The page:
Those were my two questions. Thank you.

OPERATOR: And Said Arikat, your line is open.

QUESTION: Yes, sir. Hello?

MR. TONDER: I don’t think [Senior Administration Official] had a chance to answer the —


MR. TONER: That’s okay.

SENIOR ADMINISTRATION OFFICIAL: Well, the first question was regarding what our specific travel plans might be by U.S. officials in connection with the – excuse me, my phone’s ringing – in connection with following up on this. I guess the answer is: We’ll have to get back to you. This evening, I can’t say with any certainty what our specific officials’ travel plans may be. They travel frequently, almost constantly, and we’ll make sure that you’re well informed of those plans as they develop.

Look, the President outlined in May a very detailed vision of what it would take in order to be able to break through the impasse that we’re facing. He did not, in those remarks, establish deadlines for this effort. He said that when the parties are ready, we are ready to be of assistance. I don’t have the speech in front of me, so forgive me if those aren’t word-for-word quotes. But basically, he said that we stand ready – when the parties are of like mind, we stand ready to assist them, and we would do so as soon as we had clear indications.

I think as we proceed, as the Quartet proceeds individually and collectively to try to close these gaps, we’ll have a clearer sense of what’s possible in terms of timelines.

MR. TONER: Okay. Thanks. And it looks like our last questioner is maybe Said Arikat.

QUESTION: Yes, sir. Thanks.

MR. TONER: Sorry to cut you off there.

QUESTION: Thank you, [Senior Administration Official], for taking my question. Sir, you have had back-to-back meetings, first with Mr. Ross in Palestine and in Israel, then Mr. Molho came to town, then Saeb Erekat. So how far have you come in terms of closing these gaps, say, between three, four weeks ago and today? Where do you stand? How far are we to the breakthrough, so to speak?

SENIOR ADMINISTRATION OFFICIAL: Well, as I think we’re admitting this evening, we have a lot of work to do. More work needs to be done. I think that what’s been established in our discussions with the parties in recent weeks is that they too want us to continue this effort, that they too favor the alternative course of negotiations, and they too continue to look to the United States and the Quartet for assistance in moving forward. Though we’re not – we have – still have a lot of work to do. I can’t measure it for you. You’re asking for sort of a specific measurement which I don’t think is possible given this work.

But I have to say, ultimately, it’s up to them. They’ve got to make the tough decisions. All we can do – and it’s important, but what we do is offer a way to help, and we’ll keep – and be persistent and keep that effort alive.

MR. TONER: Great. Well, thanks. Thank you, [Senior Administration Official] for doing this tonight at the – given the late hour, and thanks to all the journalists who joined us. And again, our apologies for keeping people on hold for such a long time.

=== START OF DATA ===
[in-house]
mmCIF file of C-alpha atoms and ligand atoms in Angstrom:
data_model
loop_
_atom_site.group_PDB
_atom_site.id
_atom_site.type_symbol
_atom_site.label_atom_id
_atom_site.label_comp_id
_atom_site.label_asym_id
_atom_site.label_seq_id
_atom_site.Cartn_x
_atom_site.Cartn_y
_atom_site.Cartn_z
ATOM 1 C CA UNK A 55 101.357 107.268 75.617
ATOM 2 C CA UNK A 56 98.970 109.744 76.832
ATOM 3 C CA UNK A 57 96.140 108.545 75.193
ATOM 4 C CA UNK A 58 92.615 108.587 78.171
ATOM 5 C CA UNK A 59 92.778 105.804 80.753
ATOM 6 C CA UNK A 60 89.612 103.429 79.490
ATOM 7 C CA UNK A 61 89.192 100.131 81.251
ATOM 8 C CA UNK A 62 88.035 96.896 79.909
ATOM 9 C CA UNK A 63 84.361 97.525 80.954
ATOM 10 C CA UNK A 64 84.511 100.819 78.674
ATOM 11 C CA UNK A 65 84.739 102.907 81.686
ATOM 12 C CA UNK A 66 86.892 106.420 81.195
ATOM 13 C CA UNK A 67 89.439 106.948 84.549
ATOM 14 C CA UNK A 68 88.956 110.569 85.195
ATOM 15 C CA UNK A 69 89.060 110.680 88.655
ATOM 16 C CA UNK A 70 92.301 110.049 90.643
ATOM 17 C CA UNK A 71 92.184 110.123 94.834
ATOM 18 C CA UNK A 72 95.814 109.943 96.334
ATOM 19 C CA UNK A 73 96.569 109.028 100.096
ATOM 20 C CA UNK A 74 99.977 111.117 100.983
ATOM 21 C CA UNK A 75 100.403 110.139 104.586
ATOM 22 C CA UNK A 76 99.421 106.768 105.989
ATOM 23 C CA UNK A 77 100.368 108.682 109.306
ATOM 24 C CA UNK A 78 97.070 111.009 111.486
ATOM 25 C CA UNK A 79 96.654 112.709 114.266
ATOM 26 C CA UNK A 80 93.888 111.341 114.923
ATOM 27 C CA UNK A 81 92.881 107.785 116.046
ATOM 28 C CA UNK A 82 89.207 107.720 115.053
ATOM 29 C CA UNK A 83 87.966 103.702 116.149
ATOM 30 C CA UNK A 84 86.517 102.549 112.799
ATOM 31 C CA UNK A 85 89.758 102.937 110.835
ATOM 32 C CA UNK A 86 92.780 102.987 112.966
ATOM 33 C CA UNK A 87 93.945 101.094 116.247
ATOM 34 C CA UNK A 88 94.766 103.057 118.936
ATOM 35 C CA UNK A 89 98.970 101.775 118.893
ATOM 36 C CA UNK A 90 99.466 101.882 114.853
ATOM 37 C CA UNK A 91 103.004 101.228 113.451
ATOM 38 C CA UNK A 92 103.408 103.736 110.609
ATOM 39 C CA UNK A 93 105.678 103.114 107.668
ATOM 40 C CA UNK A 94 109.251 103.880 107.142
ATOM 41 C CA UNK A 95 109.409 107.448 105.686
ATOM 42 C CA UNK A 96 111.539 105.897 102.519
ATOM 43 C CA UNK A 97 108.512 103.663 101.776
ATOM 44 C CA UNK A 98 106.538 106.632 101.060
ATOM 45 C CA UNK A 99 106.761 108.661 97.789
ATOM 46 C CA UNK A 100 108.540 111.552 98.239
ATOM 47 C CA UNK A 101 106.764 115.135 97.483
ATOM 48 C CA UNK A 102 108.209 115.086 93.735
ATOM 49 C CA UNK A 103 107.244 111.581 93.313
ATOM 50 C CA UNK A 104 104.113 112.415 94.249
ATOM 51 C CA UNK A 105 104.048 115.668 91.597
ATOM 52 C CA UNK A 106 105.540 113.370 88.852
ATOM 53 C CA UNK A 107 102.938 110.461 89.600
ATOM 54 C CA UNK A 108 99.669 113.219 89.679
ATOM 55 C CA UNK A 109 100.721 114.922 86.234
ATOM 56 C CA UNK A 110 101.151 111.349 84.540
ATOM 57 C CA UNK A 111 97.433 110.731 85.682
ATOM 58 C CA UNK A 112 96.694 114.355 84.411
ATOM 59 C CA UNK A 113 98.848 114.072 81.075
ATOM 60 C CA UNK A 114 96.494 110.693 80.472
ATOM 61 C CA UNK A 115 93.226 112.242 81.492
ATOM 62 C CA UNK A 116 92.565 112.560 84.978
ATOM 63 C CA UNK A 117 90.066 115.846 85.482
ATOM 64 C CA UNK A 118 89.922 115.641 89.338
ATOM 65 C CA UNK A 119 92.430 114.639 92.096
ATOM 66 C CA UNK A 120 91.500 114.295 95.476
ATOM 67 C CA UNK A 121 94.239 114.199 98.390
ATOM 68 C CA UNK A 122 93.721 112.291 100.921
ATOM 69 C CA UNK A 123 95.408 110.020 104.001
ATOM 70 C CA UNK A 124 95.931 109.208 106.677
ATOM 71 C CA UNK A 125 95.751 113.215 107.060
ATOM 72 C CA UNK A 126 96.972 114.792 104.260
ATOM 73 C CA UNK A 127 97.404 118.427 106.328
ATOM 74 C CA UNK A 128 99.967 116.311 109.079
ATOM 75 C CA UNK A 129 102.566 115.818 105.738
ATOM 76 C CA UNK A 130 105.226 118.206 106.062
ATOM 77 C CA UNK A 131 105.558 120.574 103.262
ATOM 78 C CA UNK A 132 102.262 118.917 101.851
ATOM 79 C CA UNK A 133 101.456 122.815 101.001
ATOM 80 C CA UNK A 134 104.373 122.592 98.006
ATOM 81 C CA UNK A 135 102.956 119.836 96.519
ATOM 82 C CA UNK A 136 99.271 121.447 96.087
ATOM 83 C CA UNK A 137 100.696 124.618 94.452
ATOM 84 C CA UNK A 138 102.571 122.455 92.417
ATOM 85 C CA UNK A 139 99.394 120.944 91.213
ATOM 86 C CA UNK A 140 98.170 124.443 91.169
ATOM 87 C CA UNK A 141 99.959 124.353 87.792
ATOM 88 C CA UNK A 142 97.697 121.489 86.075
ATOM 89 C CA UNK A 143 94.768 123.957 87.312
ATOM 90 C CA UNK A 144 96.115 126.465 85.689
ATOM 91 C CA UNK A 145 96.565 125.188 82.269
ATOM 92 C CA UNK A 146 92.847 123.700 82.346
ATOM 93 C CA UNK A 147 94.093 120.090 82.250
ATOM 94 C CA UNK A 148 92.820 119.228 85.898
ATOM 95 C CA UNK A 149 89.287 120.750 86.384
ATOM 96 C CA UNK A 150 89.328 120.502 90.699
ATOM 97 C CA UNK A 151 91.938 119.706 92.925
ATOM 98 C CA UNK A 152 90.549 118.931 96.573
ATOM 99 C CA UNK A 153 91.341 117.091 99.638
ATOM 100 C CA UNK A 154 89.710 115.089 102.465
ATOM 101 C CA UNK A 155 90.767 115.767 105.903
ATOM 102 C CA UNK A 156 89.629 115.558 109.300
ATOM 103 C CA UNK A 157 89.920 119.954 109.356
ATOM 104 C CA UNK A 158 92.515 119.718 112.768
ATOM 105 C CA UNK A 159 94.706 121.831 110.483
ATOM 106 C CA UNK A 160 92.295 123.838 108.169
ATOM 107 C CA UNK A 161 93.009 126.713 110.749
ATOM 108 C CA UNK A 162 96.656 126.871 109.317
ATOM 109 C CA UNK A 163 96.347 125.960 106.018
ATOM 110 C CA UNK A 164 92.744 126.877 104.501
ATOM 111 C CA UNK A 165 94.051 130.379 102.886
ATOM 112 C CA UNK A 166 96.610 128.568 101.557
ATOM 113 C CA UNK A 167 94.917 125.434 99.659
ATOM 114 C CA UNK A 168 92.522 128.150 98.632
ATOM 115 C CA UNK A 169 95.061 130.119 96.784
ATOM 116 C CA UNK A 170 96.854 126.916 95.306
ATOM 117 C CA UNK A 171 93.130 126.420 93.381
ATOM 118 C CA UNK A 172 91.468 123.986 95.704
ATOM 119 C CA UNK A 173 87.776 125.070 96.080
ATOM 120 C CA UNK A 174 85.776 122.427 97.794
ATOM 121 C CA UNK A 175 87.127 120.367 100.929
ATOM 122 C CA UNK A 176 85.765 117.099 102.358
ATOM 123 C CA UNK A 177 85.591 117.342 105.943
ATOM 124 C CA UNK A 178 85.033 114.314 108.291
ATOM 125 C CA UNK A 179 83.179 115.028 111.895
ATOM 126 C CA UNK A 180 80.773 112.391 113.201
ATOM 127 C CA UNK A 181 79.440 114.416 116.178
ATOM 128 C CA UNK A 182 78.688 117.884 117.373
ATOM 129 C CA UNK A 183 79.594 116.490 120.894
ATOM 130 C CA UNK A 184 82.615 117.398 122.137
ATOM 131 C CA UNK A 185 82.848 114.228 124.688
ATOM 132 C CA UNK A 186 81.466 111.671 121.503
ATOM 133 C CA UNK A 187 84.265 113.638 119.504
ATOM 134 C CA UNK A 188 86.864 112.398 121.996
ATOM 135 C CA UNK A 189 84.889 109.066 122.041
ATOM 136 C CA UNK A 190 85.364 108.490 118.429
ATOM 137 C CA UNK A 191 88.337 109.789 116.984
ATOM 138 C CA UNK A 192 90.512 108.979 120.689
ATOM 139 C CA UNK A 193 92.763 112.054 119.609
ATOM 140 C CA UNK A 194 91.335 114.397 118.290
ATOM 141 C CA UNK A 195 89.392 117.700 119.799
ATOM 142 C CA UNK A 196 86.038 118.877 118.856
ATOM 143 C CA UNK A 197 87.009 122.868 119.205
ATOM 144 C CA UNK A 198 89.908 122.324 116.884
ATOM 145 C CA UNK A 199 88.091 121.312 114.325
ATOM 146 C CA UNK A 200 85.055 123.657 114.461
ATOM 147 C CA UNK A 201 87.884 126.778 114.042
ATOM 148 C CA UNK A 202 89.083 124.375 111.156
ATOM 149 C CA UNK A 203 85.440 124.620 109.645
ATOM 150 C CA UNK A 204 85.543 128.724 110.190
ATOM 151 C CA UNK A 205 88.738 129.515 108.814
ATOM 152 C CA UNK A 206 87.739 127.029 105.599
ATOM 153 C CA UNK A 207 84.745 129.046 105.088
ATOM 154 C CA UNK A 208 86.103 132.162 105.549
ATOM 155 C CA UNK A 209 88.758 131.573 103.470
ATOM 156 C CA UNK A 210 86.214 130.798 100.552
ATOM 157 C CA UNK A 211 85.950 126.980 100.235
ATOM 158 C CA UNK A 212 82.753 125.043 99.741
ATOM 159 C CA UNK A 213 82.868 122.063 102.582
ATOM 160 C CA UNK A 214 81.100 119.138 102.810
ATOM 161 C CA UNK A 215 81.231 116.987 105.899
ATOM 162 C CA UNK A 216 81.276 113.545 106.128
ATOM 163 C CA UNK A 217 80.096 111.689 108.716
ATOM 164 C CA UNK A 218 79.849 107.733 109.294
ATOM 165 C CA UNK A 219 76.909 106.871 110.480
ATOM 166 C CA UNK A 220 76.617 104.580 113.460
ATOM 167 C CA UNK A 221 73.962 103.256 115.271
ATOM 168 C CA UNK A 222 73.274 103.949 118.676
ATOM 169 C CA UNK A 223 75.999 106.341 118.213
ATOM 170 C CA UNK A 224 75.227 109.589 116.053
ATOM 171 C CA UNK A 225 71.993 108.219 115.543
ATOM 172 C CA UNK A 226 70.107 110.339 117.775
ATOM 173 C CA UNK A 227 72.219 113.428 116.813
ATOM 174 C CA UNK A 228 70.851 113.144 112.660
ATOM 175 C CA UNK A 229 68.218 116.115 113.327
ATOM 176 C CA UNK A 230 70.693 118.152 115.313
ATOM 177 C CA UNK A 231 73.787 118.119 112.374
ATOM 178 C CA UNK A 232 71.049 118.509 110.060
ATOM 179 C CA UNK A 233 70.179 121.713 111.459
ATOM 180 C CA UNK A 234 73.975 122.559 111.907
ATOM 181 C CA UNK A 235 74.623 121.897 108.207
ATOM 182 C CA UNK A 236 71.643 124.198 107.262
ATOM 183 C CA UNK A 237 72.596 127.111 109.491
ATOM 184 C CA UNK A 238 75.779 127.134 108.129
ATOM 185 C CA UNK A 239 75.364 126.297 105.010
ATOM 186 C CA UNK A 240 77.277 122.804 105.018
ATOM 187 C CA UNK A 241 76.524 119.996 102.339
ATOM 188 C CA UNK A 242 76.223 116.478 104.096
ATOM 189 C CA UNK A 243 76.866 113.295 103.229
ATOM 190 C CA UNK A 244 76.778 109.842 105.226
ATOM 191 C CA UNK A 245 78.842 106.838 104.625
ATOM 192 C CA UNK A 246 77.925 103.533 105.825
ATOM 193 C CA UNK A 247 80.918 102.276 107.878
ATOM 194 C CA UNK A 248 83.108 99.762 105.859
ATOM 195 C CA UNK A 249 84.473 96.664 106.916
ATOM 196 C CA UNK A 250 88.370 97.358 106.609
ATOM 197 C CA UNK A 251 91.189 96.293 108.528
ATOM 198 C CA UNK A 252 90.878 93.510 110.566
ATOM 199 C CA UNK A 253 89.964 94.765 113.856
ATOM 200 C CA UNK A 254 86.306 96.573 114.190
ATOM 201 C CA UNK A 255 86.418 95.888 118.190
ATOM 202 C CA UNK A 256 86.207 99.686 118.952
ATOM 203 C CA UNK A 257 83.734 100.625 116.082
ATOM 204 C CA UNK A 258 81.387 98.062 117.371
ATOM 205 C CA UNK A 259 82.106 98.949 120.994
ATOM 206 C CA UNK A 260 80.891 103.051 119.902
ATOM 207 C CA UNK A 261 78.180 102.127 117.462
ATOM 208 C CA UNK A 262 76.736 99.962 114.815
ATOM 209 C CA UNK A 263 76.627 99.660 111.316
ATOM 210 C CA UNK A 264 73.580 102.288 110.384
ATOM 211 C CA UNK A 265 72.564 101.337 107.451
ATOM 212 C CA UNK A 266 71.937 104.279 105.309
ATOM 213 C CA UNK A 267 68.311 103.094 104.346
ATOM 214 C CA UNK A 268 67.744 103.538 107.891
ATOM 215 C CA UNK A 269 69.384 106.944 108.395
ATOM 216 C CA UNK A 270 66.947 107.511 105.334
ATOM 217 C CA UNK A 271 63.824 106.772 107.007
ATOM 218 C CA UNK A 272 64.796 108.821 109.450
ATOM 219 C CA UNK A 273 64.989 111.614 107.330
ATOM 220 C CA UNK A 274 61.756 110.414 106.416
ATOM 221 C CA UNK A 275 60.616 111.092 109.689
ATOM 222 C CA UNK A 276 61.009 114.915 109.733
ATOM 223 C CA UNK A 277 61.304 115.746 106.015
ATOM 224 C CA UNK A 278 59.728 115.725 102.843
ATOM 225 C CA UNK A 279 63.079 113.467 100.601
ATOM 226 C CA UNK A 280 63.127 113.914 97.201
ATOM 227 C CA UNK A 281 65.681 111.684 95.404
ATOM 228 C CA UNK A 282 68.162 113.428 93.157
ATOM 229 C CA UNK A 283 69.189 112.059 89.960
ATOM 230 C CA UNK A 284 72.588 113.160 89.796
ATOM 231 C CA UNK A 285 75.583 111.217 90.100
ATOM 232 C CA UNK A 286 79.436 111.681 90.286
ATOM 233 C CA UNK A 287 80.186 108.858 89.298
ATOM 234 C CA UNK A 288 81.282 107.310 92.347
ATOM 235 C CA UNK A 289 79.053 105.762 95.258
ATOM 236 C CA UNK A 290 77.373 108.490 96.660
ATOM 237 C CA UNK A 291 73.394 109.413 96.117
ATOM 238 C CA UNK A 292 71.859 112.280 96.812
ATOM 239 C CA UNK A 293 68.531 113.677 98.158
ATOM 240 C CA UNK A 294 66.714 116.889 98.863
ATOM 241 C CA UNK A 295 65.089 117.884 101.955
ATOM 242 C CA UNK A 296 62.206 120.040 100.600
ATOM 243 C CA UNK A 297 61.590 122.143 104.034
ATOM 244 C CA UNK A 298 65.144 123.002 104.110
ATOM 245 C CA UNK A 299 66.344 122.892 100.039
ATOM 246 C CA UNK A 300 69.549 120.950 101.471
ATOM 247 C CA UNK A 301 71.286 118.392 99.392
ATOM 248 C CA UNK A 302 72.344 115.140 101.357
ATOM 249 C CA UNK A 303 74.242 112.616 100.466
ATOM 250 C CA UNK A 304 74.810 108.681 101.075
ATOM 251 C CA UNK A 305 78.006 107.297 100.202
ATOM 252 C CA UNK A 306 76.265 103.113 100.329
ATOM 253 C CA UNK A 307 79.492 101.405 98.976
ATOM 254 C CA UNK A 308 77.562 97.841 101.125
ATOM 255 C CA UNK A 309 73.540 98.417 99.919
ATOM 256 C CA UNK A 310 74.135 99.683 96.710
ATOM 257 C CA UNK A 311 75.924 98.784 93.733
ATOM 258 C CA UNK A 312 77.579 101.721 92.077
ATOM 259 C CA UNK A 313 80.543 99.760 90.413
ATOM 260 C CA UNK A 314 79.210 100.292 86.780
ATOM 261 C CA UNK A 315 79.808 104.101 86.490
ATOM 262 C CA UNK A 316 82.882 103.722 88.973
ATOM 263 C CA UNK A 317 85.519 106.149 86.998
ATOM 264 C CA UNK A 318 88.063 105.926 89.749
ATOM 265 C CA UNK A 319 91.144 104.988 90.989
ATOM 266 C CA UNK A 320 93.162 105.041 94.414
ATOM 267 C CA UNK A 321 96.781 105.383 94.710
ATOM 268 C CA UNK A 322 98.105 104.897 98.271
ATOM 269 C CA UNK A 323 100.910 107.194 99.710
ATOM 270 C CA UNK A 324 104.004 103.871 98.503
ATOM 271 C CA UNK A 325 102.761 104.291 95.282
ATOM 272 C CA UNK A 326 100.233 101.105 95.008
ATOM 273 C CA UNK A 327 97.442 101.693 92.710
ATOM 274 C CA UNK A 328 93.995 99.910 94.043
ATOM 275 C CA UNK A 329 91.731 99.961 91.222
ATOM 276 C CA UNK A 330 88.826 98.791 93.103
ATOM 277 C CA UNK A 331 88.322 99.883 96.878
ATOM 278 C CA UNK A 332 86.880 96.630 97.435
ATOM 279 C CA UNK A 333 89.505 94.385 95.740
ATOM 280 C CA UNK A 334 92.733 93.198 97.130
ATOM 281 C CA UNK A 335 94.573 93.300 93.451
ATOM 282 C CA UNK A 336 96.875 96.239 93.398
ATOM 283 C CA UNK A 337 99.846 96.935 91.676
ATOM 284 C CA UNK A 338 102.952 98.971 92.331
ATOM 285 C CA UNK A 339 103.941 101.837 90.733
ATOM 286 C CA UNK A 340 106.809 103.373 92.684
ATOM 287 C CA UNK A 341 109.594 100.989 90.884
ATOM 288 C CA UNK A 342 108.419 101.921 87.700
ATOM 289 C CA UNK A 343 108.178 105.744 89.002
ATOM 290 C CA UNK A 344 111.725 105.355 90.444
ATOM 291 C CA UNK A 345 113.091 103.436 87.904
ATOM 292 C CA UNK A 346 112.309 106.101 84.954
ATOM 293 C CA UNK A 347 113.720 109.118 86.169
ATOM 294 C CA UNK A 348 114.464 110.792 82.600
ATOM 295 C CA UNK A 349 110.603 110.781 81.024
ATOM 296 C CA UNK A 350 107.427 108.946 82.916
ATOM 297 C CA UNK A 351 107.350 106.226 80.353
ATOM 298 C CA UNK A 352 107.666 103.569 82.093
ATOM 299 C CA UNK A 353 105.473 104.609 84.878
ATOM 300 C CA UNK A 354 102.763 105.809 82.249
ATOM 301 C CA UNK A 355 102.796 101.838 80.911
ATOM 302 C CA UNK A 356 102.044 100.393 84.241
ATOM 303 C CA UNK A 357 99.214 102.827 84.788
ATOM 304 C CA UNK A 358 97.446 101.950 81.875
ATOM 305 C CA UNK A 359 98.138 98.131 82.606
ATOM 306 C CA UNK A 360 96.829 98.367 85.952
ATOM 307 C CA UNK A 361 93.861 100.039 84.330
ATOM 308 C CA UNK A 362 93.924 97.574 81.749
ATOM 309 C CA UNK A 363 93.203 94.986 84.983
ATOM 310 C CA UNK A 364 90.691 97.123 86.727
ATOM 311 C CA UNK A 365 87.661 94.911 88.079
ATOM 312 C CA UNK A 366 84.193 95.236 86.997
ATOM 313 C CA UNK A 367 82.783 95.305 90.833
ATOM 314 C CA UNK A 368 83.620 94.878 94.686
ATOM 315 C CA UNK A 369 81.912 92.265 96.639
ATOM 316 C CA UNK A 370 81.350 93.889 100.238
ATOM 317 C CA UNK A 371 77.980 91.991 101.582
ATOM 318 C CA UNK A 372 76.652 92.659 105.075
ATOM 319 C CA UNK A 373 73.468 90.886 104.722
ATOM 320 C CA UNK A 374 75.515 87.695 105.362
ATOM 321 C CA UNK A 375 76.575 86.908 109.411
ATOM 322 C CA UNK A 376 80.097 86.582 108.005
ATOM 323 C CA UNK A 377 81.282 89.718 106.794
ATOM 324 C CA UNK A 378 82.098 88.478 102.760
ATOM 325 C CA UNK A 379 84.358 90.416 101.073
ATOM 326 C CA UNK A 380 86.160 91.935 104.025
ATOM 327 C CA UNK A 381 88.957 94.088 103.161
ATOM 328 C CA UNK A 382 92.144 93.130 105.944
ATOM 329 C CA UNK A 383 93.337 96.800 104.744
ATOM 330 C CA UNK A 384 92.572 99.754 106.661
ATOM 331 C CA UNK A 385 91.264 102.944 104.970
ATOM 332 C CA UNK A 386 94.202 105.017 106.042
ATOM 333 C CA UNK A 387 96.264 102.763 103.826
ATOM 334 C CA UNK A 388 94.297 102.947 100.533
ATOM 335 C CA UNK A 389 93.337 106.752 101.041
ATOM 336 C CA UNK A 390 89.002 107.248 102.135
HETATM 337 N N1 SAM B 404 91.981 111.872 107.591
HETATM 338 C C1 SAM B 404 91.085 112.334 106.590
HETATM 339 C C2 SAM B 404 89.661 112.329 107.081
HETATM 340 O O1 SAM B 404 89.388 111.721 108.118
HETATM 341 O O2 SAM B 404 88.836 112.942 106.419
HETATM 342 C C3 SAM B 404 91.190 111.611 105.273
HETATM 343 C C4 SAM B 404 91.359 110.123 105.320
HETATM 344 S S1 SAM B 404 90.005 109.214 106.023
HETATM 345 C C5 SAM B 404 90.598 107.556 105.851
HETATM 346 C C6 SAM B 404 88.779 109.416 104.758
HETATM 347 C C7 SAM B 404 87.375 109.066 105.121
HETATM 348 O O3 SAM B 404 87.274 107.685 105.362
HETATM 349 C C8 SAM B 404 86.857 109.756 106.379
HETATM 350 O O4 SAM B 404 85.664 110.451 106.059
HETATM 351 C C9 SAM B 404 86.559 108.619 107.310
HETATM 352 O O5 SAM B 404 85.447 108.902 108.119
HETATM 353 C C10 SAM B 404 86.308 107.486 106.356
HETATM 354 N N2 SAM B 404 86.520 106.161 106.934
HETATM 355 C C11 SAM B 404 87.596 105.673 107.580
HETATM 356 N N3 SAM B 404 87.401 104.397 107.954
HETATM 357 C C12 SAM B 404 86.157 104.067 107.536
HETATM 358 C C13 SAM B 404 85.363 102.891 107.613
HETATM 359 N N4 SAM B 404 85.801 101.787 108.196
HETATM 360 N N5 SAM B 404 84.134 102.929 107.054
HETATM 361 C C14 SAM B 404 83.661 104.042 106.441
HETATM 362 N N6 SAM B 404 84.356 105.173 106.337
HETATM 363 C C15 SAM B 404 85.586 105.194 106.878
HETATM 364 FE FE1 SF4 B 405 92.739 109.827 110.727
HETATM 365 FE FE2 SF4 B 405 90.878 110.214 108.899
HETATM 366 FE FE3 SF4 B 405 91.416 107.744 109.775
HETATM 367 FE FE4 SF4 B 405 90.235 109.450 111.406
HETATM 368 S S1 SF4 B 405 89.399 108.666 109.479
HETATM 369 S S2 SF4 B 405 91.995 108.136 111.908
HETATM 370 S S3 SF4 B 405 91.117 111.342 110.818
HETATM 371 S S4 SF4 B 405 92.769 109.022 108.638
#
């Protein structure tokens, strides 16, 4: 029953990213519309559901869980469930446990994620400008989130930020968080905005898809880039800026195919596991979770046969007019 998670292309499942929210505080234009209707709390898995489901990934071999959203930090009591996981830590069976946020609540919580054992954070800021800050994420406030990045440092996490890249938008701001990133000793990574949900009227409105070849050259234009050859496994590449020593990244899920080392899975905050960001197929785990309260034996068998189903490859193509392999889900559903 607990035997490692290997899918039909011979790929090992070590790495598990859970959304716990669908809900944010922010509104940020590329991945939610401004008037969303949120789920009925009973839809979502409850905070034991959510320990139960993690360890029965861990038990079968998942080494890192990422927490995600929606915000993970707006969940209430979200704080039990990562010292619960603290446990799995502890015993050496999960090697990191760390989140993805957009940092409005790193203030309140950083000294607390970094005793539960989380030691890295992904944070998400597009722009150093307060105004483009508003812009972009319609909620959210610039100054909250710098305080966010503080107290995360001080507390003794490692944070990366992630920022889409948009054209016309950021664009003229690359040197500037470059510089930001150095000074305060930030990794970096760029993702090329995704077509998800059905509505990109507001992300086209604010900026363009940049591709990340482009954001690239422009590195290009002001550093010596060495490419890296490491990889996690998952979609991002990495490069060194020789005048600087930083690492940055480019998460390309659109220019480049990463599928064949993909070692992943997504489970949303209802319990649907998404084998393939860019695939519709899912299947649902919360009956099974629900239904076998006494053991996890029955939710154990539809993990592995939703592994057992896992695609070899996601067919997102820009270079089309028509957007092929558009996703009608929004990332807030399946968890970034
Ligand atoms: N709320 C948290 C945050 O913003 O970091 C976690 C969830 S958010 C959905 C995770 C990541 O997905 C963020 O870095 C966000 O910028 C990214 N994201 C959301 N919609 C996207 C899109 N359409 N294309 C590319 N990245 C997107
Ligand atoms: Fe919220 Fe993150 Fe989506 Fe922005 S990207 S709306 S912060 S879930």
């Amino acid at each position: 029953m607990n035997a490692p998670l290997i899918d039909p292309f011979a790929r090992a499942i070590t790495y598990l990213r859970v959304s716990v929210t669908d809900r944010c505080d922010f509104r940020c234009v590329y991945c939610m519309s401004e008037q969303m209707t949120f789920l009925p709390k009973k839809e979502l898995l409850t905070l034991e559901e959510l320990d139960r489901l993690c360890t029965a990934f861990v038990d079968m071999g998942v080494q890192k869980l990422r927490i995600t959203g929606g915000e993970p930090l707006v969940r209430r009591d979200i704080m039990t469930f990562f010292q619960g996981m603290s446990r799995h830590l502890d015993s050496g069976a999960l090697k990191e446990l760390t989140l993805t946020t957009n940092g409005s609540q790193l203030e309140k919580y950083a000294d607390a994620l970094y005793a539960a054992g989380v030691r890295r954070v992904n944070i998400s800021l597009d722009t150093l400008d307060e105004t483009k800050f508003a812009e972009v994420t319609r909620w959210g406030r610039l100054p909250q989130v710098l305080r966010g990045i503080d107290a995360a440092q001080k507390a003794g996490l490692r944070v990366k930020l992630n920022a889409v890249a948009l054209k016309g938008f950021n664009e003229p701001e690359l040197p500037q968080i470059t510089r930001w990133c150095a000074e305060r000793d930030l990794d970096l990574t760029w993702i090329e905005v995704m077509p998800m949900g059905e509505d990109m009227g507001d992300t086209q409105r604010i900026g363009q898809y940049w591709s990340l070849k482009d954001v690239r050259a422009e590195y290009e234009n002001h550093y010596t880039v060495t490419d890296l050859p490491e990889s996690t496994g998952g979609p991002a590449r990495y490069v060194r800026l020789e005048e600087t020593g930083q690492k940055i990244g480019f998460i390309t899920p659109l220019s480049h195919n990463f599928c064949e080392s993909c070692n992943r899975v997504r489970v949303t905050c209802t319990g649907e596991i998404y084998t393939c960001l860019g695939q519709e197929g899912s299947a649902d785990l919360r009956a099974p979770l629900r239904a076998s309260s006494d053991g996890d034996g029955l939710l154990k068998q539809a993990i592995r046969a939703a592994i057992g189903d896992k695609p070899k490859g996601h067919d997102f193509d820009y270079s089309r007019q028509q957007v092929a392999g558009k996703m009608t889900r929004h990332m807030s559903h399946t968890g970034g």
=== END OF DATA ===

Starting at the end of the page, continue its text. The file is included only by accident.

And thank you again to everyone. Just – again, just a reminder, the – this is on background with a Senior State – or a Senior Administration Official, rather, and thanks again to everyone, and have a good evening.


OPERATOR: That concludes today’s conference. Thank you for participating. You may disconnect your lines at any time.

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Here is a quartet of photos of Mme. Secretary at the Quartet meeting in Munich today.

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In the post dated March 28, 2010, The Letter: Two Takes, I linked portions of two articles with very different points of view on the situation in the Middle East and our posture toward it in particular. One of the articles mentioned a letter circulating in the House and a similar one in the Senate imploring the recipient to, as I put it at the time and put it still, revise our position vis á vis the intransigent stance of the Israeli government on continuing construction in East Jerusalem.

What was not clear at the time I posted was the person to whom the letter (which, since they are reportedly similar, I prefer to treat as a collective noun) was to be addressed. One article had it addressed to the President, the other to the Secretary of State. In either event, my argument was that we have a policy embodied in our signing just days before of the Quartet Statement. It is a serious and strong statement signed by the Secretary of State, and, as such represents our policy.

For those of you who, like a friend of mine, cannot bear any kind of suspense even in a movie she has seen many times, you may remove the security blanket from over your head. We now know the recipient. Catch!


WASHINGTON — An overwhelming majority of US senators urged Secretary of State Hillary Clinton on Tuesday “to do everything possible” to shore up ties with Israel and thaw the frozen Middle East peace process.